The most popular and widespread type of coffee with an enormous variety of flavours, which is mainly due to the fact that it has more oils than Robusta, for example. Grows at higher altitudes, has a higher sugar content but a lower caffeine content than Robusta. Good filter coffees are usually pure Arabicas. In espresso it is often blended.
The most common varieties of Arabica are:
The primal variety. Produces coffee of high quality but with a comparatively low yield. Depending on the region, coffee has trade names such as Criollo, Sumatra or Arabigo.
It originated on La Réunion and today widespread. Is appreciated for its pronounced sweetness, complex acidity and balanced body.
It is popular in the growing countries, because the yield is quite high and the coffee can be harvested easily because the plant is not so high.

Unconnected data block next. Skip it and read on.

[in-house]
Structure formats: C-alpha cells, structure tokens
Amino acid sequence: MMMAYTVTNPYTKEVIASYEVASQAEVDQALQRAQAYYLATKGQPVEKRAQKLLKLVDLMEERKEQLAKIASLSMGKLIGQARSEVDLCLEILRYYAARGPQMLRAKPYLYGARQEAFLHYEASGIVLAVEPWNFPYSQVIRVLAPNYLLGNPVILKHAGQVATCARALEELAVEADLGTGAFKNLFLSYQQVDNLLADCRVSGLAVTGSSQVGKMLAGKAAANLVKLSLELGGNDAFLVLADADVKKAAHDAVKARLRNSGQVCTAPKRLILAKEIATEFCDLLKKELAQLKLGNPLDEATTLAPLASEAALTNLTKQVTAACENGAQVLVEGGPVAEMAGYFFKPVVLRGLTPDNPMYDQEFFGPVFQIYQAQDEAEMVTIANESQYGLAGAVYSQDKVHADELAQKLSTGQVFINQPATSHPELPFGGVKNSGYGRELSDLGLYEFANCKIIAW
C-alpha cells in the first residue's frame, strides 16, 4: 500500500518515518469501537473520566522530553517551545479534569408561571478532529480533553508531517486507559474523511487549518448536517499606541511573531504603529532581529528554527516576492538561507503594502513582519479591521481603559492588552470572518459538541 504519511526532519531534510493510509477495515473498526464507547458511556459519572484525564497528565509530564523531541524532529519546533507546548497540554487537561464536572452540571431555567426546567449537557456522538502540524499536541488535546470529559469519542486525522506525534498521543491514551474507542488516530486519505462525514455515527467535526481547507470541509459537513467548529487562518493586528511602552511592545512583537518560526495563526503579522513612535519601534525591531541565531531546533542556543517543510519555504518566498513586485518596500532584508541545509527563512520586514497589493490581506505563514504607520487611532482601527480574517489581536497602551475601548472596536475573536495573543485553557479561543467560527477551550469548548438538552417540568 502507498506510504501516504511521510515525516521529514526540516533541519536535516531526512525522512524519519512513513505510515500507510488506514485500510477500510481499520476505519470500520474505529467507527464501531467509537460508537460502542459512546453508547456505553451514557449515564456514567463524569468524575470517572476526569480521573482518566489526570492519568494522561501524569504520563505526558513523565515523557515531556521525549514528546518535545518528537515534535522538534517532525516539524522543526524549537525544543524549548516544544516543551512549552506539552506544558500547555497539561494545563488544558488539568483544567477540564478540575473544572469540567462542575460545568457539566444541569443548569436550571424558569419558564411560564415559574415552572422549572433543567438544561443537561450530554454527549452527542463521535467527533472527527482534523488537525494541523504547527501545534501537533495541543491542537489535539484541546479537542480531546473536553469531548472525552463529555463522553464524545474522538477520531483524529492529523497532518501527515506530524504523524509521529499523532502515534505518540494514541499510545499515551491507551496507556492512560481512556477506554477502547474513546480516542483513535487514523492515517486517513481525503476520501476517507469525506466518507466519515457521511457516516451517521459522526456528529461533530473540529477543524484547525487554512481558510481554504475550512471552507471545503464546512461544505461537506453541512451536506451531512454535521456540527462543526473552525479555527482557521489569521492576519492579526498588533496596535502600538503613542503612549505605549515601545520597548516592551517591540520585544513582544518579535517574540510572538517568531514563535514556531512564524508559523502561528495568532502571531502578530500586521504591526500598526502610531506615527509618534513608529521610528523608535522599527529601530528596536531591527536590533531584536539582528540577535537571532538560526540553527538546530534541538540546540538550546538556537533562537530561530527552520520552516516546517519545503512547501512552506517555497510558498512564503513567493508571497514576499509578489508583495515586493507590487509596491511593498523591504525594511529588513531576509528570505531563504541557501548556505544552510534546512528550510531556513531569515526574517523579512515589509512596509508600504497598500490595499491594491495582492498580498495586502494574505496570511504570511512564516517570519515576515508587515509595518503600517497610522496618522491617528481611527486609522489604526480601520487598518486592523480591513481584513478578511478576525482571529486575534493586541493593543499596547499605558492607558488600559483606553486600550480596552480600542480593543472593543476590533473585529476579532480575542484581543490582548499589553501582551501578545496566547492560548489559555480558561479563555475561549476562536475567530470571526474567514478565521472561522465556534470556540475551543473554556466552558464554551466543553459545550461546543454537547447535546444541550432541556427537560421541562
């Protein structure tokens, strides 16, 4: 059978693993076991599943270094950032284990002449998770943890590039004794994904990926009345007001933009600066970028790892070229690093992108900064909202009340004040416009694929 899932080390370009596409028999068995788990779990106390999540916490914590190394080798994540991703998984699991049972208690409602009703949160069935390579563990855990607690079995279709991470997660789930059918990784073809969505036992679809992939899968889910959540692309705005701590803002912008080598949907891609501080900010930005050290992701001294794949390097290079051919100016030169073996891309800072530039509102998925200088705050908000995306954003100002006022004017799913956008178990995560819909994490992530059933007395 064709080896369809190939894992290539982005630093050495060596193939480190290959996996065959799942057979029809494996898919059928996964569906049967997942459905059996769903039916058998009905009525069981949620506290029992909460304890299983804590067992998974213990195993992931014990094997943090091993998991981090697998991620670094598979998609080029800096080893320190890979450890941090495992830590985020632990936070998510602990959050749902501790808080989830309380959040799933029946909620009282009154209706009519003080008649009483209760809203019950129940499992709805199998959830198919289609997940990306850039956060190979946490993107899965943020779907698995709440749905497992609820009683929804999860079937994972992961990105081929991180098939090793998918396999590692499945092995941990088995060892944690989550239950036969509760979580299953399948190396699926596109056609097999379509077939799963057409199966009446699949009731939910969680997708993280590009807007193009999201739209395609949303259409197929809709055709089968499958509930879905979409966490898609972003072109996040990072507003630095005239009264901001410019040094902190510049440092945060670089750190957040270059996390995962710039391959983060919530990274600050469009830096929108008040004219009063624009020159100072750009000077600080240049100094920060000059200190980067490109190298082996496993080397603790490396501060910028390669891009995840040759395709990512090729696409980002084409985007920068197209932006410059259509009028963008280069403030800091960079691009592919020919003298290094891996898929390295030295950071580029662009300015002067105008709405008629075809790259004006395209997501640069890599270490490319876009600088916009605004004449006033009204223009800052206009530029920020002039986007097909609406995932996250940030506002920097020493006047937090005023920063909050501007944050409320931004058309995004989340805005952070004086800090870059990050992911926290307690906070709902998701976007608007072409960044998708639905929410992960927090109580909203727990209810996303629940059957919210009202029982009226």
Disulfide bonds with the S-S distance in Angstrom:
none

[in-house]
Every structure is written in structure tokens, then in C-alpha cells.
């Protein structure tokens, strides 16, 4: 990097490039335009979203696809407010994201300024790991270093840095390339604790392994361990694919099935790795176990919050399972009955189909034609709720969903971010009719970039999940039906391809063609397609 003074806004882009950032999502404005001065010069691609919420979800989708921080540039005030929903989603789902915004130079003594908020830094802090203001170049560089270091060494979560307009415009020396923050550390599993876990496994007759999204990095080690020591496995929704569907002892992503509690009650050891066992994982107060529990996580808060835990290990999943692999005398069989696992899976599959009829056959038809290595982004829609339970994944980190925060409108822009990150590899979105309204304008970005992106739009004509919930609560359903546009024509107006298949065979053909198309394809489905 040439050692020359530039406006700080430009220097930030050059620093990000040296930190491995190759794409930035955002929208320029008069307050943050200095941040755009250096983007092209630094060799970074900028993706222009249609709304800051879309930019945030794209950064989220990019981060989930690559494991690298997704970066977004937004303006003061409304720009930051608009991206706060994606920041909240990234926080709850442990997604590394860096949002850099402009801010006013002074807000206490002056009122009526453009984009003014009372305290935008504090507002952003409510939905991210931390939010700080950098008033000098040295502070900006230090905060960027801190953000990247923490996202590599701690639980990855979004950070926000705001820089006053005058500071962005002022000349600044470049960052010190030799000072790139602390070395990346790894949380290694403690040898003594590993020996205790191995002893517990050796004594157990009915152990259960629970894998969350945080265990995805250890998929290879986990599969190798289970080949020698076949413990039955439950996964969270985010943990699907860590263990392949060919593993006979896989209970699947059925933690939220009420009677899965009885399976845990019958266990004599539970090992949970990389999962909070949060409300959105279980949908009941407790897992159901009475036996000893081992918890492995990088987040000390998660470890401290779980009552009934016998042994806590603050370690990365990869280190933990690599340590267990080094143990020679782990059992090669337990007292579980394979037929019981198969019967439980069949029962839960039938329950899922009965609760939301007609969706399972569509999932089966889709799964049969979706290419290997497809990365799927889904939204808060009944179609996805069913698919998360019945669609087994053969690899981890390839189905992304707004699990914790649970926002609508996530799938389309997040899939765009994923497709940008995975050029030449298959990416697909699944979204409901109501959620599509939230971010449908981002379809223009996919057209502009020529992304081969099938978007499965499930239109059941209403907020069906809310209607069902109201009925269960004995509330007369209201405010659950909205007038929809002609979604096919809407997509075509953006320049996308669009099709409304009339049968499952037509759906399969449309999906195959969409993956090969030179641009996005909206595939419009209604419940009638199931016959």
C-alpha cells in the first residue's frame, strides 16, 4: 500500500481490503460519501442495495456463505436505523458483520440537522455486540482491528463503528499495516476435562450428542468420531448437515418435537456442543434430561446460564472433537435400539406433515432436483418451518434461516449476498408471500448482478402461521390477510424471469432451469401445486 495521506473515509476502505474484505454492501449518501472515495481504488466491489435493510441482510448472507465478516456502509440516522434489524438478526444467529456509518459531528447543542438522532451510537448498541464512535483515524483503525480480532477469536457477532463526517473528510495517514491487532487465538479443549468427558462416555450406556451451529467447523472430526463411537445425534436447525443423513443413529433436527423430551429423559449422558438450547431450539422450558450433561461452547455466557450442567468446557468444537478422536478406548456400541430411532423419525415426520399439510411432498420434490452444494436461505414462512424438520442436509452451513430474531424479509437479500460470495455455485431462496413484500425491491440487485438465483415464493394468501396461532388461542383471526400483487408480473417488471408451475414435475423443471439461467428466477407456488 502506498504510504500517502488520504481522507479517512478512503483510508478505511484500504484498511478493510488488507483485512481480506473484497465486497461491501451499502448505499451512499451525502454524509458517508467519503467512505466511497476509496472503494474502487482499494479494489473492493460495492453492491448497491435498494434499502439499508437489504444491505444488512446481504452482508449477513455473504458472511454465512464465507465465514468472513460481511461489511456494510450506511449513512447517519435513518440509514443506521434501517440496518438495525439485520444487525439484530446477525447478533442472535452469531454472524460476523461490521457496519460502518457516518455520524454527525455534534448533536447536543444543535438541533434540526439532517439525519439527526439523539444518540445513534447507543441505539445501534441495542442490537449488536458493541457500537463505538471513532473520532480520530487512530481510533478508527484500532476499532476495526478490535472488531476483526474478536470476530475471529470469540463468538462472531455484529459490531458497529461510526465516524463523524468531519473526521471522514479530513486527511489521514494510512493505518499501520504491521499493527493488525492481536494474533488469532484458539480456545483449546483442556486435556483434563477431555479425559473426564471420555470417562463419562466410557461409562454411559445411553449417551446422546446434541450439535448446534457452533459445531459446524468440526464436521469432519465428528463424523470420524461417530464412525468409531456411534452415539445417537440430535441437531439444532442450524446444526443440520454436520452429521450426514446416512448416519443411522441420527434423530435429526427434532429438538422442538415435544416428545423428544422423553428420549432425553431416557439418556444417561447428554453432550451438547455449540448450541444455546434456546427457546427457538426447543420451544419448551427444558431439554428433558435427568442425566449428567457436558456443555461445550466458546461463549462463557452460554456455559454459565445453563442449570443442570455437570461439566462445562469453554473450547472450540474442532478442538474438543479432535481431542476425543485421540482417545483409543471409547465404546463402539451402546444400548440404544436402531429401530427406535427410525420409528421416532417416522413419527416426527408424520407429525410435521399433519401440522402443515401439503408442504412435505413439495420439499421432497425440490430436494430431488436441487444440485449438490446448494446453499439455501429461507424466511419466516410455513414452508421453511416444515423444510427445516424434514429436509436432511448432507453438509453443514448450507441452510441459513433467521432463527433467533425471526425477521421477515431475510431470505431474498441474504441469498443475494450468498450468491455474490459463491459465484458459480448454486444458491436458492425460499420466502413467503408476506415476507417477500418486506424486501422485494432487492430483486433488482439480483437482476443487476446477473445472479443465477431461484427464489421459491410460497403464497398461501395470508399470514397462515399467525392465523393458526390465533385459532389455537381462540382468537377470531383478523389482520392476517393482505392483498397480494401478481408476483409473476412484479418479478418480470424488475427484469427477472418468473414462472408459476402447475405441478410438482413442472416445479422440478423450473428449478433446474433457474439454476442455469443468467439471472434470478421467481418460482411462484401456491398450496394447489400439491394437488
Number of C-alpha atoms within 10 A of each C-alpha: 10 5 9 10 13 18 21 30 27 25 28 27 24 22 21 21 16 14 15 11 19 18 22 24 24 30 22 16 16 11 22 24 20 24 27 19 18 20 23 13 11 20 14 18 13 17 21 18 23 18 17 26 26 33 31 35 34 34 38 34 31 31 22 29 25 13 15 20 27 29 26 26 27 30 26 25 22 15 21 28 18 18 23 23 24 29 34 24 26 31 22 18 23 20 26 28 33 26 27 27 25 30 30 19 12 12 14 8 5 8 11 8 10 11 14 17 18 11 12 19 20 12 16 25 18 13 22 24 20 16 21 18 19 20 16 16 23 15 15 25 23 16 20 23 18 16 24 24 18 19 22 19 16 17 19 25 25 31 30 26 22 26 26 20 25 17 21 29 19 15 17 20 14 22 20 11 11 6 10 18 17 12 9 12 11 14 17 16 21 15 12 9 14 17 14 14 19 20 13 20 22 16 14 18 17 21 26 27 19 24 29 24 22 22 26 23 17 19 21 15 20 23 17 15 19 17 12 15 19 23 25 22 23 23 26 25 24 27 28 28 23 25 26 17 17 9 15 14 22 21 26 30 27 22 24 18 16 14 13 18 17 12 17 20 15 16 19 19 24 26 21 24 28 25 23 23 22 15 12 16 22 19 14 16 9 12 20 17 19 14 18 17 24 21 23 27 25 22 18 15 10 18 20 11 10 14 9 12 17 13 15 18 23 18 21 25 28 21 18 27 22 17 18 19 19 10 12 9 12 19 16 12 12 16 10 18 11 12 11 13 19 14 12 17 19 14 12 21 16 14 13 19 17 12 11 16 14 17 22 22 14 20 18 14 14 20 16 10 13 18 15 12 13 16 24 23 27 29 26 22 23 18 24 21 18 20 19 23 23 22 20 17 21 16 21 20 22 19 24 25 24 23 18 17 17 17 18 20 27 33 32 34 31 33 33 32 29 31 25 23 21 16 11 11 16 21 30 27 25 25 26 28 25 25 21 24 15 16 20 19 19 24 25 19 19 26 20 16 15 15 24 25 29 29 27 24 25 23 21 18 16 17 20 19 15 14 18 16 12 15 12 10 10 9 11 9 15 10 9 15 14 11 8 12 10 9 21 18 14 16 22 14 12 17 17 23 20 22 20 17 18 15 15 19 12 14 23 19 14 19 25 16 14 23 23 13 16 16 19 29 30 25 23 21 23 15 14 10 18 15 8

Developed in Brazil as a high quality bean with a good yield.
Is a cross between Arabica and Liberica with very large beans that taste mild and low in acidity.
A high quality breeding from Ethiopia. The coffee has a strong fruit impact of blackcurrants.
An aromatic, fruity top coffee with a clear jasmine note, which is popular in all coffee championships.
Coffea Canephora (Robusta)
Robusta, the most common variety of Canephora coffee got its name because it is ... very resistant, less sensitive than Arabica and can be planted well even at lower altitudes. The taste of Canephora is rather woody, with little acids for heavy body. Cheap coffee (for example Instant) is usually Canephora. High-quality coffee of this kind is often used in espresso mixes in order to reduce the acidity of the espresso and to emphasize the body. It also makes the crema last longer and contains more caffeine.
It would have been nice - a resistant coffee with high yield and high caffeine content. Only unfortunately with getting used to taste. Depending on the degree of roast and variety, the aromas of fruity and floral notes (strawberry, jackfruit, mango, banana) to the lactic range (mascarpone, fresh cream). The coffee is actually only suitable for light roasts. For dark roasts, the notes go in the direction of very sweet blue cheese and ripe cheddar (thanks for the precise flavour description, Owe!). If you have the opportunity, then try out the coffee.